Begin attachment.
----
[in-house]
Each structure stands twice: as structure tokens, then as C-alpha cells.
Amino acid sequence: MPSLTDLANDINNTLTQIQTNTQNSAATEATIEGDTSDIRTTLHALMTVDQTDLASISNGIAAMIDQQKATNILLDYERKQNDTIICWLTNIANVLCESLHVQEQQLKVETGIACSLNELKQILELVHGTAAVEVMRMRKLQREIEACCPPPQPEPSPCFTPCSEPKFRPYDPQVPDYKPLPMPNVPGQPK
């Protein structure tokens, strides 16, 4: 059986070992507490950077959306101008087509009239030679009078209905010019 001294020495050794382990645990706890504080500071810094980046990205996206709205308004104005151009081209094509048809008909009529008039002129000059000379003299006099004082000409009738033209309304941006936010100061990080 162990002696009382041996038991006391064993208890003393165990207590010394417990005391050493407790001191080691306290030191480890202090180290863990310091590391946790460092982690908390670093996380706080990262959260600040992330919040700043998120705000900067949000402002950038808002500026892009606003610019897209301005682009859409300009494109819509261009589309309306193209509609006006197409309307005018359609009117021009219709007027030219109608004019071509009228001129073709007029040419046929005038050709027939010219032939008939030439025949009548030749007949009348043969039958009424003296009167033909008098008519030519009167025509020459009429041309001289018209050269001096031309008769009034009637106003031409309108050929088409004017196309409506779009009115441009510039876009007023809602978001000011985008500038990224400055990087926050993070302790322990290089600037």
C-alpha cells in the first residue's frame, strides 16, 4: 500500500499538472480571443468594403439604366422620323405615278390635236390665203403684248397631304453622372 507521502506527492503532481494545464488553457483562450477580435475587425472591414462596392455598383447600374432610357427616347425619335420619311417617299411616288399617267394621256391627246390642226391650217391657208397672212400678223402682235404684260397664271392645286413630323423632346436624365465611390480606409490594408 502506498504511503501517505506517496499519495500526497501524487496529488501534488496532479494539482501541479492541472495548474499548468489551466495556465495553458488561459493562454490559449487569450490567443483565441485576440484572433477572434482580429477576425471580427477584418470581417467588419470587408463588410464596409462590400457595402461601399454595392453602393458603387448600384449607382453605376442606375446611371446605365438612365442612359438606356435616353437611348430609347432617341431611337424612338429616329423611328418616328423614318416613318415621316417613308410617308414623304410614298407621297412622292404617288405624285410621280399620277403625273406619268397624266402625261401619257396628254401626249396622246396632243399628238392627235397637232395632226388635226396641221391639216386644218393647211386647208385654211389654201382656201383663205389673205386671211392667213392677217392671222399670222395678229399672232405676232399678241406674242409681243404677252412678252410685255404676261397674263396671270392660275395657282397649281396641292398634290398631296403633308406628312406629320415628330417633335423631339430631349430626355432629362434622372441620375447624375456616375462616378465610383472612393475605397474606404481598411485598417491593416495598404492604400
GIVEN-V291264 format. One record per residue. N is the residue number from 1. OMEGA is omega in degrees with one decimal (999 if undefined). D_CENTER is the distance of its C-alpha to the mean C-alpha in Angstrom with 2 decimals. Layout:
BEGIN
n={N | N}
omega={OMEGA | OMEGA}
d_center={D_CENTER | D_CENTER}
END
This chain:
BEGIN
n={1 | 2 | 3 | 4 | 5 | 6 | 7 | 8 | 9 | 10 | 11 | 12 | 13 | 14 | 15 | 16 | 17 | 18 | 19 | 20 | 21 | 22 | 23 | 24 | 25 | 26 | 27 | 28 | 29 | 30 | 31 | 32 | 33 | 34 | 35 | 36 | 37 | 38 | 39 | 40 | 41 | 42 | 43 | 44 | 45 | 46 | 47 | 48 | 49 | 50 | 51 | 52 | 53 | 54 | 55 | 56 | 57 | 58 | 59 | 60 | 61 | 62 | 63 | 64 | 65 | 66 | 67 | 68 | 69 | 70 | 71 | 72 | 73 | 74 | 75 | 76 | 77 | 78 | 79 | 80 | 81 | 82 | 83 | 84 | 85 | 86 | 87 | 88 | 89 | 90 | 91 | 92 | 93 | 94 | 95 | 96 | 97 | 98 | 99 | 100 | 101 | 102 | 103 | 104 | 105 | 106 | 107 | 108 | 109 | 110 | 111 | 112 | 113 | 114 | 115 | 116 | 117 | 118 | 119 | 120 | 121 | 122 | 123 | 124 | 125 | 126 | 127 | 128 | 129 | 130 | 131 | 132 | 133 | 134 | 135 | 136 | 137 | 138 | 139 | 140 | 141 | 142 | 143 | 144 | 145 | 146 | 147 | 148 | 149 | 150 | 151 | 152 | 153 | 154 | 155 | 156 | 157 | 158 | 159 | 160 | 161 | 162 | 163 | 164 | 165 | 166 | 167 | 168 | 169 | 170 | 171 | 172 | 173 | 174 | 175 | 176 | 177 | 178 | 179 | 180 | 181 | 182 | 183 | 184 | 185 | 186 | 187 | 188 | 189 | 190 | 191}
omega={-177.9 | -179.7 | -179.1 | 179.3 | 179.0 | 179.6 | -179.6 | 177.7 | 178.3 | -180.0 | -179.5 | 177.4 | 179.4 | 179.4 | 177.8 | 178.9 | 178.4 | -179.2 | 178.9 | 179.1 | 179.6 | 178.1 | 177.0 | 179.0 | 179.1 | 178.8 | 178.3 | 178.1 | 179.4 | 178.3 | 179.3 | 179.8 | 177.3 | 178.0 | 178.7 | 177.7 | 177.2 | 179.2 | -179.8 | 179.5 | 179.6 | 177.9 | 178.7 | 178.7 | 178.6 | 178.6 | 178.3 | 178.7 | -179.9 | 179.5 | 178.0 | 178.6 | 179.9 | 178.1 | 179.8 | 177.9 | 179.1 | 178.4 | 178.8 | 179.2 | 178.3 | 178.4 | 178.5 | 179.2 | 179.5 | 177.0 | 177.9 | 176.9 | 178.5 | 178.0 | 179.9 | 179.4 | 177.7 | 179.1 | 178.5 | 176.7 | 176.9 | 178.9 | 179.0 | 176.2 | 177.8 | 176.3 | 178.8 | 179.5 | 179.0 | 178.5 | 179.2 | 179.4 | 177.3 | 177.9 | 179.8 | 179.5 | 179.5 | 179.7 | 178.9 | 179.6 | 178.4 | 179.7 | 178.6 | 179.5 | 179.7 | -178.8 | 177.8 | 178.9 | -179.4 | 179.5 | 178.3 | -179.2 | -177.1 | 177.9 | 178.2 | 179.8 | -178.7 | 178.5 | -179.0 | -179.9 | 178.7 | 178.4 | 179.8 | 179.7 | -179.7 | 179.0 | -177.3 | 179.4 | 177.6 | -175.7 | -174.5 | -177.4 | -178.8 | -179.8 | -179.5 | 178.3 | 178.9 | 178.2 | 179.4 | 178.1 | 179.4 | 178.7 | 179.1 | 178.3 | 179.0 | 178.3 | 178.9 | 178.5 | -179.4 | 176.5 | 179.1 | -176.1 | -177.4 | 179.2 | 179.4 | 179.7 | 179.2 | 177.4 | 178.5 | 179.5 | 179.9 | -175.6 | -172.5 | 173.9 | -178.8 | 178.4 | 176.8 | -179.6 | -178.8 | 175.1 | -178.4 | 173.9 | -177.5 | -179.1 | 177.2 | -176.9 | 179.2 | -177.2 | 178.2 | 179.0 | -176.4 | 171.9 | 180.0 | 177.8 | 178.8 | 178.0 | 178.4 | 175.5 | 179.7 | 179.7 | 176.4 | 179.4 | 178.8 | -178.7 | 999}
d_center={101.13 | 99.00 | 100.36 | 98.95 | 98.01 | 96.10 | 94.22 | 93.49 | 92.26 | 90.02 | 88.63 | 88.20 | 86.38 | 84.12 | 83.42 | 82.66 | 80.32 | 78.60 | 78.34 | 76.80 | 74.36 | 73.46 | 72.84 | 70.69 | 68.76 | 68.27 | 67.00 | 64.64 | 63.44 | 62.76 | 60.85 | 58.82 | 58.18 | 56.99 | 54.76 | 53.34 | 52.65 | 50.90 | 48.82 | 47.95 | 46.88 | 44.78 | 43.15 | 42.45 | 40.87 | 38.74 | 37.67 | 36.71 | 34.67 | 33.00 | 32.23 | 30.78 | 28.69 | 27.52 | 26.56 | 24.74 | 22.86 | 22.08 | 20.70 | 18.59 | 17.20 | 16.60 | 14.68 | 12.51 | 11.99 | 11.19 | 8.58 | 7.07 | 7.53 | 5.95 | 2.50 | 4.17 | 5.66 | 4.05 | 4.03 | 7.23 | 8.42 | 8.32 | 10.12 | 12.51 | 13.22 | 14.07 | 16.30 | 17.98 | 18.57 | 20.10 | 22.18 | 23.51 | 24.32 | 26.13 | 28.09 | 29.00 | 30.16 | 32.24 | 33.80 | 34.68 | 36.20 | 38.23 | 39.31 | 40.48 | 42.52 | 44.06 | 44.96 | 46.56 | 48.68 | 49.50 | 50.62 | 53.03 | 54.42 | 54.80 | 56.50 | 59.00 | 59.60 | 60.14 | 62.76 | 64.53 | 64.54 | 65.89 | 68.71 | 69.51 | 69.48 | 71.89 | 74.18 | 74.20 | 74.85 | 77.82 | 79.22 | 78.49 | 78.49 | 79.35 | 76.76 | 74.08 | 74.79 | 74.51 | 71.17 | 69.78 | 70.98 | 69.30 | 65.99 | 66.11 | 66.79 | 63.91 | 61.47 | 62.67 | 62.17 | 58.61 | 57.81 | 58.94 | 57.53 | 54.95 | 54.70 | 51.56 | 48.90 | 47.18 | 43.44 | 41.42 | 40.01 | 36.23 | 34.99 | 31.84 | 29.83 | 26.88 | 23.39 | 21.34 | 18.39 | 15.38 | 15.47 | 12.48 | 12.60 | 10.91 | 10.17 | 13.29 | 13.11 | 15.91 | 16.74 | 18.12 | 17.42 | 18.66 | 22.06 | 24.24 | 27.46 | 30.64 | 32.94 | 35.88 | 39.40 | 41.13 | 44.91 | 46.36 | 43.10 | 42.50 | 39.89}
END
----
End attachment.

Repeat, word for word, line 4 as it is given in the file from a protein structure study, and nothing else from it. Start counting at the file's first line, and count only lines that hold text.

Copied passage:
């Protein structure tokens, strides 16, 4: 059986070992507490950077959306101008087509009239030679009078209905010019 001294020495050794382990645990706890504080500071810094980046990205996206709205308004104005151009081209094509048809008909009529008039002129000059000379003299006099004082000409009738033209309304941006936010100061990080 162990002696009382041996038991006391064993208890003393165990207590010394417990005391050493407790001191080691306290030191480890202090180290863990310091590391946790460092982690908390670093996380706080990262959260600040992330919040700043998120705000900067949000402002950038808002500026892009606003610019897209301005682009859409300009494109819509261009589309309306193209509609006006197409309307005018359609009117021009219709007027030219109608004019071509009228001129073709007029040419046929005038050709027939010219032939008939030439025949009548030749007949009348043969039958009424003296009167033909008098008519030519009167025509020459009429041309001289018209050269001096031309008769009034009637106003031409309108050929088409004017196309409506779009009115441009510039876009007023809602978001000011985008500038990224400055990087926050993070302790322990290089600037």